Illegal Crossings, DHS Merger Discussed at Borders Task Force Session
By Justin O'Brien
July 12, 2004
Mayors discussed preventive policing measures on the nation's borders during the Cities and Borders Task Force session June 27. Attendees at the meeting, moderated by Task Force Co-Chair Detroit Mayor Kwame M. Kilpatrick, were joined by Ron Colburn, Senior Associate Chief of the U.S. Border Patrol and David Hagy, Director for Local Government Coordination at the Department of Homeland Security's (DHS) Office of State and Local Government Coordination. The Cities and Borders Task Force is the United States Conference of Mayors' forum for discussion of the effects of border problems and issues on cities throughout the country.
Border and Heartland Mayors Face Continued Challenges
Mayors from border communities and diverse parts of the country described many of the challenges their cities continue to face in light of ongoing border security concerns and continued illegal migration across the borders, noting that undocumented crossings mean continued public safety and security threats. Large border cities such as Detroit, Laredo and Buffalo due to their role in cross'border international trade, struggle with significant infrastructure issues of critical national importance, while other cities in border regions identified the need for policy changes to alleviate problems related to illegal migration.
Technology Investigations, Immigration Policy Changes Urged
Buffalo Mayor Anthony Massiello noted that infrastructure and technology investments would significantly expedite commercial and visitor traffic flows in his city, slowed by security measures introduced to fight illegal crossings and terrorism threats. Also discussed, were the many economic and commercial needs that legal and illegal migrants satisfy in cities far from the border as well as border communities and border cities themselves. Watsonville (CA) Mayor Judy Doering-Nielsen noted the great difference of opinion in her community and across the country regarding recent so-called "sweeps" by the Border Patrol and the need to find a balanced solution to the question of Guest Worker programs and immigration policy.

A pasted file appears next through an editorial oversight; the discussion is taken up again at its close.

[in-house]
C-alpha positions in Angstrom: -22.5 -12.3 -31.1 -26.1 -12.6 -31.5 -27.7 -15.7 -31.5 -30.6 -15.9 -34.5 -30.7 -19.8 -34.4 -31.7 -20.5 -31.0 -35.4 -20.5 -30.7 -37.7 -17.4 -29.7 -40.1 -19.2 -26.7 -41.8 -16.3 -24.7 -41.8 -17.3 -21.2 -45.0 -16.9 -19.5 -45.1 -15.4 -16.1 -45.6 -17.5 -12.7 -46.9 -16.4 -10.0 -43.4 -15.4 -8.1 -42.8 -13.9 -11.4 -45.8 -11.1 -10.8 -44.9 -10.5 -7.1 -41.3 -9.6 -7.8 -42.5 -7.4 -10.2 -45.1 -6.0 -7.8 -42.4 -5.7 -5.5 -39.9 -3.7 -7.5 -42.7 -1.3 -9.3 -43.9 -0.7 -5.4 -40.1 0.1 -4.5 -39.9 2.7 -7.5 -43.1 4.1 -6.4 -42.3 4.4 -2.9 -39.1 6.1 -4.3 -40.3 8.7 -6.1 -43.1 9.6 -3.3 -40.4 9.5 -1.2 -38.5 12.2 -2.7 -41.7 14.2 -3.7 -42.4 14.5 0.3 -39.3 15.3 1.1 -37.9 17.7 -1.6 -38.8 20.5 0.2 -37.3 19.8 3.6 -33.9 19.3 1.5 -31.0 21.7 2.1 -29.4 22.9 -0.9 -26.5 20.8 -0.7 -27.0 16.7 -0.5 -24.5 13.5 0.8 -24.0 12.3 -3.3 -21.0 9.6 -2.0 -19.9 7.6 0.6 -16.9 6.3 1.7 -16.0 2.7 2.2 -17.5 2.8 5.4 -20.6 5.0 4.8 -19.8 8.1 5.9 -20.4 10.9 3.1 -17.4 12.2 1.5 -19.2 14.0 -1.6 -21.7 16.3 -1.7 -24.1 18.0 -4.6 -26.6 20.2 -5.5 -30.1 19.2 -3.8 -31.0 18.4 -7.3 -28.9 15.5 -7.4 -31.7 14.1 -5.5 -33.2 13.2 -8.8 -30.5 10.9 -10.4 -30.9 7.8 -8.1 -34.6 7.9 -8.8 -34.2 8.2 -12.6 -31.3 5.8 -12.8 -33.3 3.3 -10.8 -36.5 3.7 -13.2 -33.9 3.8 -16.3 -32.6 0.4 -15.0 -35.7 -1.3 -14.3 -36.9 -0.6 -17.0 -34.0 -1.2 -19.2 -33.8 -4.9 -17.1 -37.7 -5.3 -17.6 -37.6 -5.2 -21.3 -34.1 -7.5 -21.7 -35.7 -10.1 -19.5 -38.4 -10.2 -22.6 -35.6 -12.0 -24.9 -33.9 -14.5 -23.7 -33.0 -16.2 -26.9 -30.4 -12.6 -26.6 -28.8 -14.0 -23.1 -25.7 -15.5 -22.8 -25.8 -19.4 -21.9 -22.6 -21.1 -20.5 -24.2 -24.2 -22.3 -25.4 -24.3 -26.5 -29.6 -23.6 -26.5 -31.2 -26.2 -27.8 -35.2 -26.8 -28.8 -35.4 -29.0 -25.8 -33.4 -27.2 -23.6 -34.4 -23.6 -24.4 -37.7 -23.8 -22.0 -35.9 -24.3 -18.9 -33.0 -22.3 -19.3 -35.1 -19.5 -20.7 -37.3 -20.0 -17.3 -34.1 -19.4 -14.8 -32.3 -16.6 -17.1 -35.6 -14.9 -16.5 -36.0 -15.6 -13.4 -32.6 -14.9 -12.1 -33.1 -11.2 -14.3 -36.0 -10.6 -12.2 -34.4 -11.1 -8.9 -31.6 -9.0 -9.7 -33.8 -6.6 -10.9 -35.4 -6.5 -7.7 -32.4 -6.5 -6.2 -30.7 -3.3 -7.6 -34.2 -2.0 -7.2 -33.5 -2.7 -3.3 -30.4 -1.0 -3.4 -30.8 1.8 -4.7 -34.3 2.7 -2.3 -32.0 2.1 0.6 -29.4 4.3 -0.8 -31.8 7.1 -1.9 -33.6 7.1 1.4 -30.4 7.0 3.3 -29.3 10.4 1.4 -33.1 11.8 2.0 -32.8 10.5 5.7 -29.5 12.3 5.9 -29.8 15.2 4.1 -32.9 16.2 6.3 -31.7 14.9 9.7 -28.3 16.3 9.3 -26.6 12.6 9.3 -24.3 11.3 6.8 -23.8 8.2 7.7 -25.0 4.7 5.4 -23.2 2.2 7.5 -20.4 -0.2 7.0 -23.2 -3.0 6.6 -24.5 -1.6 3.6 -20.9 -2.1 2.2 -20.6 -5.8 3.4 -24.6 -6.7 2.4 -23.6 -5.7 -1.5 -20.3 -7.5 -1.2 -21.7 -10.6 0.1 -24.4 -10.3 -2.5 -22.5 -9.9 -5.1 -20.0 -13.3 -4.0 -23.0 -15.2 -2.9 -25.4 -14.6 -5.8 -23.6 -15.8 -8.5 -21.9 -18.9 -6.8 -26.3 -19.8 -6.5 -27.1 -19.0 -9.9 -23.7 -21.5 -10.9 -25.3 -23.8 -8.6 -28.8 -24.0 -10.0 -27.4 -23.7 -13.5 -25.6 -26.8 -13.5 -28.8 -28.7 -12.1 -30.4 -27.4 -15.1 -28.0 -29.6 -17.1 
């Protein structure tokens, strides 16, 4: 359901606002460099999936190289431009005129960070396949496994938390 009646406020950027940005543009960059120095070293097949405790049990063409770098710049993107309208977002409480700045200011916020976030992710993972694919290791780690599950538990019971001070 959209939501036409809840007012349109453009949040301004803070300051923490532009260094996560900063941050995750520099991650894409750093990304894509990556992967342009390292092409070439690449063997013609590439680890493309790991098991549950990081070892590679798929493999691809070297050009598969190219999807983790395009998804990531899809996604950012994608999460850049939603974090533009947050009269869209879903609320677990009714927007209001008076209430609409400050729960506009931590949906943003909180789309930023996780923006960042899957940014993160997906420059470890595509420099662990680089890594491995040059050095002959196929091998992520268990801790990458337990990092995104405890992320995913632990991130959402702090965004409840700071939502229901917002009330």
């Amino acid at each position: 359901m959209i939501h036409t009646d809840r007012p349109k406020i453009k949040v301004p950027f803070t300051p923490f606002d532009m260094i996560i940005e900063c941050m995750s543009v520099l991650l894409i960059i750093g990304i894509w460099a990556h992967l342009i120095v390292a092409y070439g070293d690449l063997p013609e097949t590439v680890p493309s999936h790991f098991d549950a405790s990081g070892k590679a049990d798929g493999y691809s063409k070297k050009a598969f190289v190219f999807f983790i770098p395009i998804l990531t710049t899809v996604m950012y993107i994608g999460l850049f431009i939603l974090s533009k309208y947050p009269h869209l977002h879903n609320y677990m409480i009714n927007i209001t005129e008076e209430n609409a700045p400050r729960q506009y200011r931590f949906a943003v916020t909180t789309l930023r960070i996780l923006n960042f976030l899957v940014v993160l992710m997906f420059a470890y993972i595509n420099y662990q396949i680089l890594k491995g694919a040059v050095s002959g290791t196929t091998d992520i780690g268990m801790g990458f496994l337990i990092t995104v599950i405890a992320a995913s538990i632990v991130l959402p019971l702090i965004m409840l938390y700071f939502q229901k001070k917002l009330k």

Chief Colburn described the integration of the 12,000 strong U.S. Border Patrol into the Bureau for Customs and Border Protection when DHS was created and the Border Patrol's anti-terror focus in light of the heightened risk of terrorism. The Border Patrol is primarily tasked with the prevention of illegal entries and the interdiction of contraband across U.S. borders. Noting that over 500,000 arrests have been made during this fiscal year, mostly at the time of entry, Colburn described how most arrested do not represent public safety threats but enter for economic reasons. He noted that 40 percent of illegal smuggling is currently experienced in Arizona, necessitating the area-specific Arizona Border Control Initiative.
Supporting Technology Assists Border Patrol Reduce Illegal Crossings
Colburn went on to add that the deployment of technology including Gamma Ray Scanners and Unmanned Aerial Vehicles (UAV) is assisting significantly in combating illegal entries to the country. Almost $300 million has been invested in the use of fixed and rotary wing aircraft to combat illegal crossings. He also explained the human and contraband trafficking focus of the Border Patrol's Operation "Vigilant Sentry." The Caribbean region's Border Patrol is also responsible for policing the Florida and Puerto Rico coastlines.
Numbers of Illegal Border Crossings Unclear
Fort Collins Mayor Ray Martinez highlighted problems with the accurate measurement of actual illegal crossings during the discussion. Regardless of the increased technology deployment on the borders including remote systems, electronic sensors and visual evidence, the numbers of illegal border crossings remain estimations and not actual numbers. Colburn described how approximately 90 percent of arrests on the Canadian and Mexican borders result in voluntary repatriation, while 25 percent of those apprehended while crossing the border are repeat offenders. Also highlighted were difficulties due to differences between jurisdictions, particularly with regard to the compatibility of applicable laws and arrest powers.
Hagy explained how ODP's merger with State and Local Government Coordination at DHS is taking coordination and streamlining to the next level as grants and funding were previously merged to coordination within ODP. He went on to describe how the State and Local Homeland Security Funding Task Force identified important blockages in the funding system. In conclusion, Mayor Kilpatrick noted that it is imperative that local executives be included in decision-making and information'sharing processes and urged that efforts be "refocused" to "prevention" of terrorism and illegal crossings rather than continued orientation towards "response."